-Daniel Horne

Aug 232012
 

Dead Authors PodcastJessica in our Nietzsche on truth episode did a good job making Nietzsche sound nice and sane. On this episode of the Dead Authors Podcast (a Paul F. Tompkins vehicle performed live on stage), comedian/impressionist James Adomian portrays him as certifiably insane.

It appears that some research went into this faux interview (which also features a fake H.P. Lovecraft), with (it appears) numerous actual Nietzsche quotes, and though Adomian immediately plays on N’s apparent anti-semitism, he also jumps on the fact that N condemns anti-semites. (No such balance is given, or available for, N’s sexism.) Of course, as is always fun when portraying historical figures, N. is uttering these things incessantly and completely outside of any context, much like portraying Newton as constantly getting hit by apples. Still, as a piece of humor, it works, and it’s probably less damaging to the study of Nietzsche than it could have been. Pretty fun; I enjoy the Tompkins, who plays interviewer H.G. Wells (and he should totally come on as a guest for our next humor episode, eh?).

-Mark Linsenmayer

Aug 222012
 

Following the path of reading novels (which we don’t necessarily intend to make a habit of) begun with #62, we have now recorded our discussion of No Country for Old Men by Cormac McCarthy. We had as a guest one of Dylan’s teachers from undergrad, Eric Petrie, Professor at James Madison College at Michigan State University, who has been presenting a paper called “Promise Keeping After the Death of God” about this book. Listen to the episode.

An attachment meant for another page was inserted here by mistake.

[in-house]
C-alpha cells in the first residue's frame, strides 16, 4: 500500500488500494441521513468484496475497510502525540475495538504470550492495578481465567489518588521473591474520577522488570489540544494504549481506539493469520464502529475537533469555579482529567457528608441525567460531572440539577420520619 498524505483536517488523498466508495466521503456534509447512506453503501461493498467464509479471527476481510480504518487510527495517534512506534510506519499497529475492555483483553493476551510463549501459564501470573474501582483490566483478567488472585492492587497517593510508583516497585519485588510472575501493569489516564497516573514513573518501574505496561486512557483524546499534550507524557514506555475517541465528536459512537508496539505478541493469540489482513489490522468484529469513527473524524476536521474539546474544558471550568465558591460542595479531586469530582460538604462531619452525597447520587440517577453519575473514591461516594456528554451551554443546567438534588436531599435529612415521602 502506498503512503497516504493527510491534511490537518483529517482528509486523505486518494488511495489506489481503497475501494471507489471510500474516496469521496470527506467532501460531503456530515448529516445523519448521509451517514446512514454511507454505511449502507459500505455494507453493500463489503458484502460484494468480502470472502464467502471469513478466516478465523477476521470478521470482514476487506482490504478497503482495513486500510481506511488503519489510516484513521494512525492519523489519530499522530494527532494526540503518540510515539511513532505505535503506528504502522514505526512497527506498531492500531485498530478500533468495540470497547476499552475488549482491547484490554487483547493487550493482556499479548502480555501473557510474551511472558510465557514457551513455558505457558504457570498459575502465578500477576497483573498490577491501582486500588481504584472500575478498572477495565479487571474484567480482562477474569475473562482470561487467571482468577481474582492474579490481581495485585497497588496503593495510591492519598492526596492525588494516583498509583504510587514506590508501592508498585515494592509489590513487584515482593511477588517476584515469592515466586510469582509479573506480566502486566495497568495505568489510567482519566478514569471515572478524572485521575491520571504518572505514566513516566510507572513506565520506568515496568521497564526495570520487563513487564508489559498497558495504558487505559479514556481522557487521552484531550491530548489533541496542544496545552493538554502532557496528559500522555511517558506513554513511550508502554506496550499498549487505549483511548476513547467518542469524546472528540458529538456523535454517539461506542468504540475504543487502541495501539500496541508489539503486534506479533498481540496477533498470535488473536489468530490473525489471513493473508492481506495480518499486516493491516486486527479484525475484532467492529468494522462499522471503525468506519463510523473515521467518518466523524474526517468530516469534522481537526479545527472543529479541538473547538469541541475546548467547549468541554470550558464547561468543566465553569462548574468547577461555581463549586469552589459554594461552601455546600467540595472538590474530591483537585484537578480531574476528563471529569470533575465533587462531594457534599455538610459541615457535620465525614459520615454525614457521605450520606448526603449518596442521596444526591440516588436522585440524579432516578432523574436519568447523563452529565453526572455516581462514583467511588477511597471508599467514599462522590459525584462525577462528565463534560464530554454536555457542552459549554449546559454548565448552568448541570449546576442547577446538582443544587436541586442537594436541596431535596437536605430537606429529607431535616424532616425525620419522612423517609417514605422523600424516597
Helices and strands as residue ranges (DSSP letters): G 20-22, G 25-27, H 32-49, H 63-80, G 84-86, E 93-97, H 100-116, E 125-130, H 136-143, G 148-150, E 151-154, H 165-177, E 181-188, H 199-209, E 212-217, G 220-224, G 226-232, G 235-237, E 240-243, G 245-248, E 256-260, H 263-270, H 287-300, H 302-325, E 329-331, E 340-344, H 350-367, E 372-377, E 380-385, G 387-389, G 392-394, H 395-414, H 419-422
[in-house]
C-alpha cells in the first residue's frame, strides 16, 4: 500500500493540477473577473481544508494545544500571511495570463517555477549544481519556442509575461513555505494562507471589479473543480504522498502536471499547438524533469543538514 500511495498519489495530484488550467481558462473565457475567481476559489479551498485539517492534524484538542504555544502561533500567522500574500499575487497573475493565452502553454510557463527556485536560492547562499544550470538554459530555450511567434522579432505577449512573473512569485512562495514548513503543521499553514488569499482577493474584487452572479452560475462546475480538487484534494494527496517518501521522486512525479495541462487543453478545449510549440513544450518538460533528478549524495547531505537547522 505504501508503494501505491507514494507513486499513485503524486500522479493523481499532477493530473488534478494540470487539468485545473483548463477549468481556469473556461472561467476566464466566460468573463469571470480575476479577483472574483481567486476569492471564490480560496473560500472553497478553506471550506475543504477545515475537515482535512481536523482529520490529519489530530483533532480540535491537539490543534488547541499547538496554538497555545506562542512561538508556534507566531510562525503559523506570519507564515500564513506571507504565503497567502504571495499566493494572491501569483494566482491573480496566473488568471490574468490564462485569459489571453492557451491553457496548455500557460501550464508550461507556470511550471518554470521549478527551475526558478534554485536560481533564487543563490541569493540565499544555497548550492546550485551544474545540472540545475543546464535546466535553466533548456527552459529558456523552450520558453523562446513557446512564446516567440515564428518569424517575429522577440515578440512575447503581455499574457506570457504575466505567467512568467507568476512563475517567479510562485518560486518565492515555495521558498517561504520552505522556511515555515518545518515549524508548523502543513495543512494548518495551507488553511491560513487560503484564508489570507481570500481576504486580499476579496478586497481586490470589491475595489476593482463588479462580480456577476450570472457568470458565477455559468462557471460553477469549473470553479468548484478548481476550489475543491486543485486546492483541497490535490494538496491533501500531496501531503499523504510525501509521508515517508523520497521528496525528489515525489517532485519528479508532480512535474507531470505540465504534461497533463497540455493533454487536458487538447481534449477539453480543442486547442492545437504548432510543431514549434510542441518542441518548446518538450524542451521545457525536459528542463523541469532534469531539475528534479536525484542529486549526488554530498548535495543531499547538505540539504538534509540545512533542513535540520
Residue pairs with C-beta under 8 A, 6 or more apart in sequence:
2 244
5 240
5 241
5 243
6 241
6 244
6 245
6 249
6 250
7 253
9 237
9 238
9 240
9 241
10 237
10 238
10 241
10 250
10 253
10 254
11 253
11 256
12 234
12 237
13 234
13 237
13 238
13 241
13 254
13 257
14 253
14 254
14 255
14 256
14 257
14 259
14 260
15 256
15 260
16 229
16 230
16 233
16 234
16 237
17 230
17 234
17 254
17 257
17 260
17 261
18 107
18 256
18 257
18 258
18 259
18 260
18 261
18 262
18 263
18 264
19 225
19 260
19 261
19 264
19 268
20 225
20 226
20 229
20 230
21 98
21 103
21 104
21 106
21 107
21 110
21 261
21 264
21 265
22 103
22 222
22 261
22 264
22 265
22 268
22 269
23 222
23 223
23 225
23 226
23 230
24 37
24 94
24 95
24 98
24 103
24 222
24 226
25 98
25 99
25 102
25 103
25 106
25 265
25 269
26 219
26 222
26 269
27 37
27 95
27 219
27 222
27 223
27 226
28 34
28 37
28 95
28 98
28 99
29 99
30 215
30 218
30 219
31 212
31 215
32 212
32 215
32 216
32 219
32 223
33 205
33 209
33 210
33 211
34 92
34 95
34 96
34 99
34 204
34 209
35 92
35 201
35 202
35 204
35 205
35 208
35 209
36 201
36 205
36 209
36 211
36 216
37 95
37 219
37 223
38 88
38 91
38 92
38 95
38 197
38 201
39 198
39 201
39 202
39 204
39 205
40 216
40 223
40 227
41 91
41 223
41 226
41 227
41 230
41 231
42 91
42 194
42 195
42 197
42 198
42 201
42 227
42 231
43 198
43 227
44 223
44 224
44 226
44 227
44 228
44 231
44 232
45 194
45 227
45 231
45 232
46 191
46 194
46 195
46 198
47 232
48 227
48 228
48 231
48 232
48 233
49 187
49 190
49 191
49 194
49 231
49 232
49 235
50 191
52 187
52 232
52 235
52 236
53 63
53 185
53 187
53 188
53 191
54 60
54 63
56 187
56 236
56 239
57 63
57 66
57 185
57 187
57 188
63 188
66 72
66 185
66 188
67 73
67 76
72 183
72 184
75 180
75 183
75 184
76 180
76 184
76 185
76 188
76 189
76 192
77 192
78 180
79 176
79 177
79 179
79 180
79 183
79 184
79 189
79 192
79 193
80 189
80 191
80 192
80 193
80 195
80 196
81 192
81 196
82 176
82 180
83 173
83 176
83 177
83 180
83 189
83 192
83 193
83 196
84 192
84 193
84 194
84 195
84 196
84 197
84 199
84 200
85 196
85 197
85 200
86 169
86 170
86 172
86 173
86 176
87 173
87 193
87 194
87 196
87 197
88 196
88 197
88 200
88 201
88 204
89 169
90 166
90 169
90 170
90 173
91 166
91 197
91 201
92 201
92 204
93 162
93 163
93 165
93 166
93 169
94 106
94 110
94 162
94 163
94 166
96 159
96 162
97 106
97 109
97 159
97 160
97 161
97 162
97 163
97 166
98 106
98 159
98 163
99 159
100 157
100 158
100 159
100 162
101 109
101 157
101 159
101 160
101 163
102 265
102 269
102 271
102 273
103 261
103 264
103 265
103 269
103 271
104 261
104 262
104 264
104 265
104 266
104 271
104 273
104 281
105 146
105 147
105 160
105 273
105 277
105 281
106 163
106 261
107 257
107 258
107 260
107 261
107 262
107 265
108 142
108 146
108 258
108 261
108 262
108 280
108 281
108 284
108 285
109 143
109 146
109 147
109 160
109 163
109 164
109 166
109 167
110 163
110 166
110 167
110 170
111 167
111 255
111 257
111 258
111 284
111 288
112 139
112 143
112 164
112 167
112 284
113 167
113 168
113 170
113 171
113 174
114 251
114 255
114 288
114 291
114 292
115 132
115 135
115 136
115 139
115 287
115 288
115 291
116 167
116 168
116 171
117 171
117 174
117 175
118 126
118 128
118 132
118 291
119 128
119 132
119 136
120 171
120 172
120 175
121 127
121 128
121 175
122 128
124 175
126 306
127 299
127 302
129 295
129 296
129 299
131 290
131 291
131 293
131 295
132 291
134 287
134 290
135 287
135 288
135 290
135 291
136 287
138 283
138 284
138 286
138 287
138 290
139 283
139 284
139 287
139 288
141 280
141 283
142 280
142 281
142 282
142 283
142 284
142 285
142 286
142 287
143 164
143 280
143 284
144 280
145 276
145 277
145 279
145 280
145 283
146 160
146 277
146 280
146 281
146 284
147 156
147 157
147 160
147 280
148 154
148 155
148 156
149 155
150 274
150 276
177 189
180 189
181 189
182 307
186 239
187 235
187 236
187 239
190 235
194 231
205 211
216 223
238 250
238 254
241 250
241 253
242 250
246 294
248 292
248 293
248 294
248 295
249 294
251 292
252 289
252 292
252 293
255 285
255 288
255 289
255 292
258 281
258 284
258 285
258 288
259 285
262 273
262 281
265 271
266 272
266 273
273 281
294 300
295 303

We primarily discussed the philosophies as represented by the various characters, specifically the contrast between the WWII generation (Sheriff Bell, who provides interstitial first-person commentary throughout the book, though he’s hardly involved in the action at all) and the Viet Nam Vets (both the protagonist Moss, who was a sniper but now displays a respect for life even with regard to criminals and the villain Chigurh, who sees himself as an agent of destiny and does not tolerate his enemies to live). Is the book, as Bell’s commentary suggests, just a complaint against the lack of morality among the young generation, which, through their appetite for drugs, enables the novel’s violent conflicts? The Viet Nam vets, though, display self-created principles instead of traditional religious ones, and we drew points of comparison (some of which McCarthy was surely aware of) to Nietzsche, Kant and Sartre.

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Aug 212012
 

I wanted to expand a bit on the critique of reason as mentioned in my previous post on Rand, and readers should keep in mind that this is chiefly a response to a strain I’ve picked up on in popular culture which may or may not accurately capture anything Rand actually said (though it does match my 20+ year old recollections of her).